WILSON: Sort of, but when you online, you’ll find groups of kids that are shooting airsoft guns at each other and they’re definitely doing that outside. You definitely have to be a little bit nostalgic for the days where you’d go outside and you wouldn’t be expected to be back until the streetlights came on for dinner, and I think that’s in [the film].
LAPEYRE: Yeah, the movie was written about my childhood, so there’s definitely nostalgia there but we made the effort to set the film in a contemporary time period, so you did see cell phones. All of the underlying themes of what’s happening [in the film] are still just as valid now as they were back when Rob and I were kids. Even further to that, to the idea that kids are all playing video games and aren’t playing outside, I’m not even sure if that’s true because the entire cast, after reading the script, came up to us and said, “Yeah, this is absolutely true. This is what we do at school when we run around at recess and lunch time.” This kind of physical activity is maybe more present than we think it is because of the prevalence of cell phones and Xbox and stuff.
WILSON: Yeah and there’s this weird thing where the parents in the older generation are like, “Oh, the kids are doomed! They don’t go outside anymore! They only went outside for 6 minutes today!” [According to them,] when I was ten, Dungeons and Dragons was going to turn me into a Satanist. But that’s always been there. It was rock ‘n’ roll before that, so I just think that if they have video games now, they have more options. If I had Call of Duty when I was ten, you better believe I would have been playing it.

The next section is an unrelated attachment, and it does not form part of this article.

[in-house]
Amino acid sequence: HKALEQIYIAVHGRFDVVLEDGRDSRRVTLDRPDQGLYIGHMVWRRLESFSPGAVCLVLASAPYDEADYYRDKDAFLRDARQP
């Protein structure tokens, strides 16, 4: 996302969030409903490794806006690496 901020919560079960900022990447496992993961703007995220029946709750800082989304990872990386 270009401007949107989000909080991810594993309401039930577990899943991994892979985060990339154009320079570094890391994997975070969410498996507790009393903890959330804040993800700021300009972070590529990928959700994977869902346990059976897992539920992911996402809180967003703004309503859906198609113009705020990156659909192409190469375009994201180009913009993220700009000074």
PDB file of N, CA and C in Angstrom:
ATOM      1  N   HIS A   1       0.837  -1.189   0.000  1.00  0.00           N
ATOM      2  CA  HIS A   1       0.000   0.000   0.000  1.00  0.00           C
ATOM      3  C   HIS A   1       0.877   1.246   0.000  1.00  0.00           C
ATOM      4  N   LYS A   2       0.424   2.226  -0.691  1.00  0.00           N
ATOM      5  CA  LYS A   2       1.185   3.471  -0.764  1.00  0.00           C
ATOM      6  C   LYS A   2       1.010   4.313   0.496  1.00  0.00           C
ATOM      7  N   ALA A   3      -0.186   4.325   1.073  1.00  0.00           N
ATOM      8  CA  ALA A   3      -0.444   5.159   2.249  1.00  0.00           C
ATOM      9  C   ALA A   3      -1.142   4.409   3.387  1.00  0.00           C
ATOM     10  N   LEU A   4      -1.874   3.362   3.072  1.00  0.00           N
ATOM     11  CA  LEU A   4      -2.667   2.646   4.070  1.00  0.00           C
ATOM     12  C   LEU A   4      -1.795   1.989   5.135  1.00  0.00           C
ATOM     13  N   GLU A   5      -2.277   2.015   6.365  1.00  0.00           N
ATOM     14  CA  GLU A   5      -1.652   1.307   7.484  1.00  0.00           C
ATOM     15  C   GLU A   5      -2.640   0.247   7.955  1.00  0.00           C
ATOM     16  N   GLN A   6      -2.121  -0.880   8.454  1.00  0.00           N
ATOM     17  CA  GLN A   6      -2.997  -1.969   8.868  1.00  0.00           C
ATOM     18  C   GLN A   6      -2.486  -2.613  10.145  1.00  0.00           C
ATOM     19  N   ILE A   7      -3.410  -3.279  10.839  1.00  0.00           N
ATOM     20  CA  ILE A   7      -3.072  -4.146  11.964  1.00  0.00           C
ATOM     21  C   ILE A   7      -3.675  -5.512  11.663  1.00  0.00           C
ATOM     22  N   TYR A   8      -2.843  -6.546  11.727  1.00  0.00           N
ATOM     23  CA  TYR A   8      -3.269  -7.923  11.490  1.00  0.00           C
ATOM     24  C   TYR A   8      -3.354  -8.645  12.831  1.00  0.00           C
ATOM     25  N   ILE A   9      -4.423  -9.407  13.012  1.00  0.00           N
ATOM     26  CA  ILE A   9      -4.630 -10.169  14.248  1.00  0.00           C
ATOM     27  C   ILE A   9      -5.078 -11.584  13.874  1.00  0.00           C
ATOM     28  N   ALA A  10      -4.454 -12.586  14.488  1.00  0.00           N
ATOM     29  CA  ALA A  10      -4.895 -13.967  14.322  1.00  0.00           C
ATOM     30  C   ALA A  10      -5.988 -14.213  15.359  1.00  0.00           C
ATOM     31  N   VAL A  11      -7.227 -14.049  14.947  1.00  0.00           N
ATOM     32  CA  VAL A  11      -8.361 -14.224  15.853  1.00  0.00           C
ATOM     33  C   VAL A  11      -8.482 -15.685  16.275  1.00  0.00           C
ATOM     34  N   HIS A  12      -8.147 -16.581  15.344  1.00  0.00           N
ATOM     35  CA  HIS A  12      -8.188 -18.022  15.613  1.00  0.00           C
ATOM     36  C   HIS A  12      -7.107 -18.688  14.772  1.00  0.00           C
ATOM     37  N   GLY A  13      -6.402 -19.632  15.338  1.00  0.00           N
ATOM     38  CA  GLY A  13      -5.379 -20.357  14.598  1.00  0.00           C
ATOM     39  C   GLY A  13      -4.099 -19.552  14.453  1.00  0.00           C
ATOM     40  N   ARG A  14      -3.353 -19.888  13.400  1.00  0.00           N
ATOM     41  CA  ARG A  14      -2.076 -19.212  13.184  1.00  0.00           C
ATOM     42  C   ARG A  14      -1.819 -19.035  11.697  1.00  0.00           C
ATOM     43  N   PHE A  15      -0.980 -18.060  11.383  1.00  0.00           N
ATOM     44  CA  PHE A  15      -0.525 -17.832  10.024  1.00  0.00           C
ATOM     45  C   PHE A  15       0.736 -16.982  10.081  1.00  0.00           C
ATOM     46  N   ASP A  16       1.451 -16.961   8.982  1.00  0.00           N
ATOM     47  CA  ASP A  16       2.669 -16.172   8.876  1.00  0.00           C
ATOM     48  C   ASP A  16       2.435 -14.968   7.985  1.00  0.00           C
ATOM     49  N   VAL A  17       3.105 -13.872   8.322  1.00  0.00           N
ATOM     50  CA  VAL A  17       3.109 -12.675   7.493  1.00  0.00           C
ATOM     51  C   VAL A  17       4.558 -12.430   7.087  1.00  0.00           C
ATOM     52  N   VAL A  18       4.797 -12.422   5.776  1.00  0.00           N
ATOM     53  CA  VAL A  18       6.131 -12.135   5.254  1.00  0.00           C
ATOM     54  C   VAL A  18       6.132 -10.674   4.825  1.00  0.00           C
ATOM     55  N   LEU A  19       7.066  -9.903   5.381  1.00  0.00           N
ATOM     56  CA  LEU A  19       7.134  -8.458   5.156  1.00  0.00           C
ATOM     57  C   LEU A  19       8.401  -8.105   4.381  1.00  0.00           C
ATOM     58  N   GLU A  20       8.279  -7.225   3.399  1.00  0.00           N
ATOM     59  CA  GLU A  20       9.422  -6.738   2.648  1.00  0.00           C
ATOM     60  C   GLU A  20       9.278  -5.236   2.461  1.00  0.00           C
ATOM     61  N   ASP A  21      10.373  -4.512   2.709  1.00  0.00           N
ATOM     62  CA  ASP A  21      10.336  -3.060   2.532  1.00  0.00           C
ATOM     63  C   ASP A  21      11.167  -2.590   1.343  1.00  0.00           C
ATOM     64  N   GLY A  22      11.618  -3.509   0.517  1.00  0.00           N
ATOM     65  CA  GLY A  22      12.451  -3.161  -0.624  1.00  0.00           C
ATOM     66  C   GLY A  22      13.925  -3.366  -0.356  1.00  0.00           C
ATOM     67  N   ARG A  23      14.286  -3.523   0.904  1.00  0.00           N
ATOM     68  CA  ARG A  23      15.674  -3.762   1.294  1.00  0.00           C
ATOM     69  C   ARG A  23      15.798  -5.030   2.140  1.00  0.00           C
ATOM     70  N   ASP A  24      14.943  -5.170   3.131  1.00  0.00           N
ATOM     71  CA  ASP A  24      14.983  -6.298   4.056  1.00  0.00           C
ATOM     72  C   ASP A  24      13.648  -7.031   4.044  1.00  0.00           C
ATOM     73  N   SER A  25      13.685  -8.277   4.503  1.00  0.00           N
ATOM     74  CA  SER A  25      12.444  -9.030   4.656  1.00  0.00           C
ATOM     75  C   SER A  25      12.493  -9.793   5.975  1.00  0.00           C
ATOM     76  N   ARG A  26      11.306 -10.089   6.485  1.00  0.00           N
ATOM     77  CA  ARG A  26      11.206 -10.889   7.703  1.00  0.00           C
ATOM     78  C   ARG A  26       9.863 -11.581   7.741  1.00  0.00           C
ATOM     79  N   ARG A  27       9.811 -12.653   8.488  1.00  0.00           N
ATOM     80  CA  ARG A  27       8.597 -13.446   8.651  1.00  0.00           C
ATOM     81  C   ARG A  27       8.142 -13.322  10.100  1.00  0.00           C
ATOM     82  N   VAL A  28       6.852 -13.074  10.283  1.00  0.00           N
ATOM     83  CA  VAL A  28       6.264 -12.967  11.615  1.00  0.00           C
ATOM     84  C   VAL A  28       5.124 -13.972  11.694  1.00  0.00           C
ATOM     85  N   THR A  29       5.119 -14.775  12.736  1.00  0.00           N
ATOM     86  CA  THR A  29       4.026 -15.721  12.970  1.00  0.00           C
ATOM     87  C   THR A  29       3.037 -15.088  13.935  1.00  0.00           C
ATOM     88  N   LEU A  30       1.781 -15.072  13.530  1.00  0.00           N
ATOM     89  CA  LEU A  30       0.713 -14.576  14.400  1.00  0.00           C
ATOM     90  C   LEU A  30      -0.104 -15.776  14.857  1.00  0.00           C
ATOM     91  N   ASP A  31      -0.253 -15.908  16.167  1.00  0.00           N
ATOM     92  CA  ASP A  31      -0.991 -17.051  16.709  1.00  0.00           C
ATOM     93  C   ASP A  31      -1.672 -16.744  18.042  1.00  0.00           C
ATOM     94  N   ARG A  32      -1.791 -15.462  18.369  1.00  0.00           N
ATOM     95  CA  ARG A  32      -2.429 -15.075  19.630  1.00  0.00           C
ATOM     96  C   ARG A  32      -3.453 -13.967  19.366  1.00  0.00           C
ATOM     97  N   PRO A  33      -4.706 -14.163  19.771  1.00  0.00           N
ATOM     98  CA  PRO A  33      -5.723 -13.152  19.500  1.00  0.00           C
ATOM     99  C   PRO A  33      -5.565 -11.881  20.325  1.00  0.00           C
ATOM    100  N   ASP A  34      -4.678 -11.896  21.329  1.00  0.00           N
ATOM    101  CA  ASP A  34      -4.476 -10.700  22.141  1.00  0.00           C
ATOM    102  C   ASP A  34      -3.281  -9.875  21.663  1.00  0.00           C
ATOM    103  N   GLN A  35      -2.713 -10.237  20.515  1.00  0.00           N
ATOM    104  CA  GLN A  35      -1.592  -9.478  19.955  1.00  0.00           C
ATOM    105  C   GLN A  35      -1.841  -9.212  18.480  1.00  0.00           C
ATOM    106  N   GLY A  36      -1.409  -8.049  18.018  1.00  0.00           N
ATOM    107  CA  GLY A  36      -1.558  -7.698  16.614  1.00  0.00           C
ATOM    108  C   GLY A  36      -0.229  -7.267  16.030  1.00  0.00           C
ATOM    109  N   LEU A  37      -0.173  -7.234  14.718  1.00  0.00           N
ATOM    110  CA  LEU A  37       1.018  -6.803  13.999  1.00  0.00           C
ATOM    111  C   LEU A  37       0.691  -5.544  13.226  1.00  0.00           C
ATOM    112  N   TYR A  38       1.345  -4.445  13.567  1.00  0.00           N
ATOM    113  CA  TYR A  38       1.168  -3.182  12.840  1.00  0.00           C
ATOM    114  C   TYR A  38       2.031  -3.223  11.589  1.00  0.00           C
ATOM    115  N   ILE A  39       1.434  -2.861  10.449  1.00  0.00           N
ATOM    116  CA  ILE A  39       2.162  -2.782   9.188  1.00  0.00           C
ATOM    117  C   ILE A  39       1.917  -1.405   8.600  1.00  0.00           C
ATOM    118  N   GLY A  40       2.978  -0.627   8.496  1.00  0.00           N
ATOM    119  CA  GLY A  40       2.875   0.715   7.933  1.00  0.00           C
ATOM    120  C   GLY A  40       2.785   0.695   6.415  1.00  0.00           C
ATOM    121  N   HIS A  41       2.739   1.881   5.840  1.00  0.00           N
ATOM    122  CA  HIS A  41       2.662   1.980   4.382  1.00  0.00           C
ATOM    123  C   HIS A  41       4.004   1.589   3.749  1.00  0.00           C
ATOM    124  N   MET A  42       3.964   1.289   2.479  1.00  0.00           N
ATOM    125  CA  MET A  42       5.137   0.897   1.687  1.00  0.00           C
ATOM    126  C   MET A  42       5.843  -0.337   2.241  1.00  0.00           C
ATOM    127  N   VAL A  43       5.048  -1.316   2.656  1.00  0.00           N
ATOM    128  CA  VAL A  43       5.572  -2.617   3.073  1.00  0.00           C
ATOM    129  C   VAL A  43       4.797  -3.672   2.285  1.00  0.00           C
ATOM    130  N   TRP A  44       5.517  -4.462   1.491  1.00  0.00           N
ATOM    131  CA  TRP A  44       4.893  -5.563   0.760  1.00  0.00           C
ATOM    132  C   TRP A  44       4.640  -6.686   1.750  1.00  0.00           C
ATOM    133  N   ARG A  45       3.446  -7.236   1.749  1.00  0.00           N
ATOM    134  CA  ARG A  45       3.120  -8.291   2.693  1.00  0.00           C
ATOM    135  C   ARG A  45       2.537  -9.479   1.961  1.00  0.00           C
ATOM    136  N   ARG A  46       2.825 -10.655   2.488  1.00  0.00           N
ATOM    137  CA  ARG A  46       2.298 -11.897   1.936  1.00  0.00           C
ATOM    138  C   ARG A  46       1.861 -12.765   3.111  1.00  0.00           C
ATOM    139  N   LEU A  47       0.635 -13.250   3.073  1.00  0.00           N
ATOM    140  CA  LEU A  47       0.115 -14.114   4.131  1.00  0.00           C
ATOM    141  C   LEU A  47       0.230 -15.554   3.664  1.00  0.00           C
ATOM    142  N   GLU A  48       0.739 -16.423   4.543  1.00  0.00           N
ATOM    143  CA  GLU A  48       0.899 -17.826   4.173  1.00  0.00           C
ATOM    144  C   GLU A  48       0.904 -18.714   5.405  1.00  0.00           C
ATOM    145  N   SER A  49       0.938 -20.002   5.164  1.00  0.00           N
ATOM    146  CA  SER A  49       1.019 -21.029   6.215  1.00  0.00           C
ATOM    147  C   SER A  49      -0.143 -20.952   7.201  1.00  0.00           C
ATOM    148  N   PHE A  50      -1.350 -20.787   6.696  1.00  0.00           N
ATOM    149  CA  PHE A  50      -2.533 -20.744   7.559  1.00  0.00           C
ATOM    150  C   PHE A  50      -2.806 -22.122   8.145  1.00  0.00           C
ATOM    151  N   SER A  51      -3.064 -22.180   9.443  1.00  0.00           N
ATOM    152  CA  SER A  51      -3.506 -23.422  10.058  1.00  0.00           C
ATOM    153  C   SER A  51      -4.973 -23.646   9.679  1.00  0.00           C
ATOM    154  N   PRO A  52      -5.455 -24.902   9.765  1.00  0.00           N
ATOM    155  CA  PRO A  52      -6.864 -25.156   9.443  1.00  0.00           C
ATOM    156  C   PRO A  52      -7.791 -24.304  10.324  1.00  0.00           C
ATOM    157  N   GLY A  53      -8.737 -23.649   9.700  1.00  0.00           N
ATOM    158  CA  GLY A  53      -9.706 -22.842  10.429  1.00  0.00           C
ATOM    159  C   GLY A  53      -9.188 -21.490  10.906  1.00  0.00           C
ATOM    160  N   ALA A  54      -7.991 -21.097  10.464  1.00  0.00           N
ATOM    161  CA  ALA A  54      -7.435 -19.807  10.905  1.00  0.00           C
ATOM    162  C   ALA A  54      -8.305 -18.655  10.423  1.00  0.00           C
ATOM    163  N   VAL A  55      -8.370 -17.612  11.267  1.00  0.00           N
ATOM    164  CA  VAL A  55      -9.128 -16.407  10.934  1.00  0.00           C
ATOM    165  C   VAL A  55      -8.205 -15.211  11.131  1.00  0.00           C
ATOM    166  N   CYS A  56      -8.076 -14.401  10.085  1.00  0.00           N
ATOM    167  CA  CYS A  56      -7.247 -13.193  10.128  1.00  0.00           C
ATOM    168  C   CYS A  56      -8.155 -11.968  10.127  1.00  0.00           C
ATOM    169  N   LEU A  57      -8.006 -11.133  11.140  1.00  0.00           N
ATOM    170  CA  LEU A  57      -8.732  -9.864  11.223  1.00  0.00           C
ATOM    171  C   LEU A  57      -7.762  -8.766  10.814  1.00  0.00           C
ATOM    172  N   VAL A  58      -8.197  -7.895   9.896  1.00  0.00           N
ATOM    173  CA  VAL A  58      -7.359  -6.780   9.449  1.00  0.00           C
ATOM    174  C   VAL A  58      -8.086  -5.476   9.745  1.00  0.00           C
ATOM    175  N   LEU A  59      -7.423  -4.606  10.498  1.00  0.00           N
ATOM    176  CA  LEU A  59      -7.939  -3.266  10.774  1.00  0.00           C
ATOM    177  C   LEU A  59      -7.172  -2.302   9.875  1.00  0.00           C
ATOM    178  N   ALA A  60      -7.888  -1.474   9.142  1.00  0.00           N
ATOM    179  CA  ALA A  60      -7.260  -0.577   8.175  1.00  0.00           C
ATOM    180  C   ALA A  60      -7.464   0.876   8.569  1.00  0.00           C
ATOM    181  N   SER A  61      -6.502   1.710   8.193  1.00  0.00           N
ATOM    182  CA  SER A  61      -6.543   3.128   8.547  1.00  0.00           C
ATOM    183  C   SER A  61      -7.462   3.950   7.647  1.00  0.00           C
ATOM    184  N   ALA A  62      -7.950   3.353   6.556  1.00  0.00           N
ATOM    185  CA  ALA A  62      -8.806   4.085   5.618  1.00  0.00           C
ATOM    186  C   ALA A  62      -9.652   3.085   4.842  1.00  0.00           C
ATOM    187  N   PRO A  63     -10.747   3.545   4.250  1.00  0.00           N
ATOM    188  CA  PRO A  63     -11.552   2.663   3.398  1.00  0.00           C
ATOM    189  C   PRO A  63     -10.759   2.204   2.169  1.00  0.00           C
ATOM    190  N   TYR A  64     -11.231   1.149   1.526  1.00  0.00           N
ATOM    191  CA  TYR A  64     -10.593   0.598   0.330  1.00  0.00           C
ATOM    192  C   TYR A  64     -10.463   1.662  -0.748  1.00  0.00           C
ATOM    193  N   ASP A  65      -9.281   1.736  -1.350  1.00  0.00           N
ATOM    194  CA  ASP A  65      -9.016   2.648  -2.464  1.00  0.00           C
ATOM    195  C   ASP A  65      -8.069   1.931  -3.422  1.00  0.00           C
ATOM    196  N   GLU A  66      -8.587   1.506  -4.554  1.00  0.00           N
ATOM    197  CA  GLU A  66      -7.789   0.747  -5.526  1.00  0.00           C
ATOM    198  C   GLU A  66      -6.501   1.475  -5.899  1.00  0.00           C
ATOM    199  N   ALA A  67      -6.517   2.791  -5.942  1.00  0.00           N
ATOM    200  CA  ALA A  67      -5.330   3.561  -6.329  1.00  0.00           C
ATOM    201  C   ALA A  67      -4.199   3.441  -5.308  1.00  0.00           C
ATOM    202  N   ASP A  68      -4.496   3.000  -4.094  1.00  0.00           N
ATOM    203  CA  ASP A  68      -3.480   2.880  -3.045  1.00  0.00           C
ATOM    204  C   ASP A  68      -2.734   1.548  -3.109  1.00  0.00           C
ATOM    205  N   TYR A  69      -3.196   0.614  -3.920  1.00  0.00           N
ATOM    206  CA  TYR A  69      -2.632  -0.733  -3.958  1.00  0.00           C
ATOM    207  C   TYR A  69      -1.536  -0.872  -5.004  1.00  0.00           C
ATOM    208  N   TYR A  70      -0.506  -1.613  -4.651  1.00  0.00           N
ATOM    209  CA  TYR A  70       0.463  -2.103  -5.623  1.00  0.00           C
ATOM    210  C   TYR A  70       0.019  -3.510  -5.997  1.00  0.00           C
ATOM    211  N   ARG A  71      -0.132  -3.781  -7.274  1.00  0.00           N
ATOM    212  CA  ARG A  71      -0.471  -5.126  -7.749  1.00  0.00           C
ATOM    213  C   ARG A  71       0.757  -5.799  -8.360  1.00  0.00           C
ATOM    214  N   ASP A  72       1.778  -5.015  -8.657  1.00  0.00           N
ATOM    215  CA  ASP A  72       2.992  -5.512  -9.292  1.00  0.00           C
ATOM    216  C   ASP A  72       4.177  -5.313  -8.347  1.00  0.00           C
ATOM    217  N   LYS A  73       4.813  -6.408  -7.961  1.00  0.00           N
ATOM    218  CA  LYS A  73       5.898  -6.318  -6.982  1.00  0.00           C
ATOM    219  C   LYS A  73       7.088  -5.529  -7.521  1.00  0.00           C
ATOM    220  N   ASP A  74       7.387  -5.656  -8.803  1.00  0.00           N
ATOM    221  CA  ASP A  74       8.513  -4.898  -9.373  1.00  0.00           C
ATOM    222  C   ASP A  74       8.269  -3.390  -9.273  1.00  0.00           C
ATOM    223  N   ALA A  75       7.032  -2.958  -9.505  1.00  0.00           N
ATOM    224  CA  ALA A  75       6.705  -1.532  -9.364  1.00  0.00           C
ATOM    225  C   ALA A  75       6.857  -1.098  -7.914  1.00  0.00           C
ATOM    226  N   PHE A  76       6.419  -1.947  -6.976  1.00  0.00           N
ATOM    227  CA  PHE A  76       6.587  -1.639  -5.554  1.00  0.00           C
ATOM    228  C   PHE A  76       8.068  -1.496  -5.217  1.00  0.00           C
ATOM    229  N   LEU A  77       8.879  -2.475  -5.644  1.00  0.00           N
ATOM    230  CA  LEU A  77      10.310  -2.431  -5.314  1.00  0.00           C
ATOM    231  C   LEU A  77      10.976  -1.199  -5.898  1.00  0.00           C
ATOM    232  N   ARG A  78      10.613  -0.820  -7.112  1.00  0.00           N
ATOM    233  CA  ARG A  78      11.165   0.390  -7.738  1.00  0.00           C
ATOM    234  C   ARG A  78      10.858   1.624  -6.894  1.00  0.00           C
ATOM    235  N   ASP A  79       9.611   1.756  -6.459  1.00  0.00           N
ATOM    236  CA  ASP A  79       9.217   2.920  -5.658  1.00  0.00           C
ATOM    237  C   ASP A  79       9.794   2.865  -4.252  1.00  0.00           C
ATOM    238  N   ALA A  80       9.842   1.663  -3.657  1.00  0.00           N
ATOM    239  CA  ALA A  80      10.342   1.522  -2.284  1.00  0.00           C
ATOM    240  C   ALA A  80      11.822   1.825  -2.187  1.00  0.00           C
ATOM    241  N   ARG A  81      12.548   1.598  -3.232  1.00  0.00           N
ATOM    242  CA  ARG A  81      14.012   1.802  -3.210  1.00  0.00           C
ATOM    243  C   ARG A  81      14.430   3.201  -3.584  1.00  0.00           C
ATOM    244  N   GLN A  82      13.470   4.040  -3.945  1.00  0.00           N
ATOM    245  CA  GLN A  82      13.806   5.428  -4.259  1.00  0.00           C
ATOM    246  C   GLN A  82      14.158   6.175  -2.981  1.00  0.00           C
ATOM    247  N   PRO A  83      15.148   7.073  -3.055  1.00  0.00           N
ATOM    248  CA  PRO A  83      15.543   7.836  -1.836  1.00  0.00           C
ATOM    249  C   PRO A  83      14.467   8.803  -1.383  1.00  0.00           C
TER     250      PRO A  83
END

DIABOLIQUE: I Declare War has been one of my personal favorite films of the year. If the film is a success, do you guys have anything currently prepared for your next project?
WILSON: Well, first we’re going to race our yachts for a couple months. [laughs]
LAPEYRE: Yeah, we’re going to race our golden yachts against each other. Solid gold yachts; Doesn’t that sound like a great idea? They’re going to float so well.
WILSON: We’re both writing and we’re not opposed to looking at stuff in a collaborative sense again, but it’s weird. You don’t expect something that you make to have such immediacy to it. We got the script, started moving and got done shooting within 4-5 months, and then it’s been 2 years getting to the place where it is now, so for me, I just want to sit back and go, “Finally, people are seeing it,” before I worry about what’s next. You don’t realize a few years have gone by, but it has.
I Declare War, directed by Robert Wilson and Jason Lapeyre, is now in select theaters and on VOD from Drafthouse Films; you can read Diabolique’s official review of the film here and for more information on the film, you can visit its official website. For more from Jason Lapeyre, you can visit his official website, check out his official Vimeo and you can also follow him on Twitter: @JasonLapeyre. For more on I Declare War, Jason Lapeyre, Robert Wilson and Drafthouse Films, keep checking back here at DiaboliqueMagazine.com!
– By Ken W. Hanley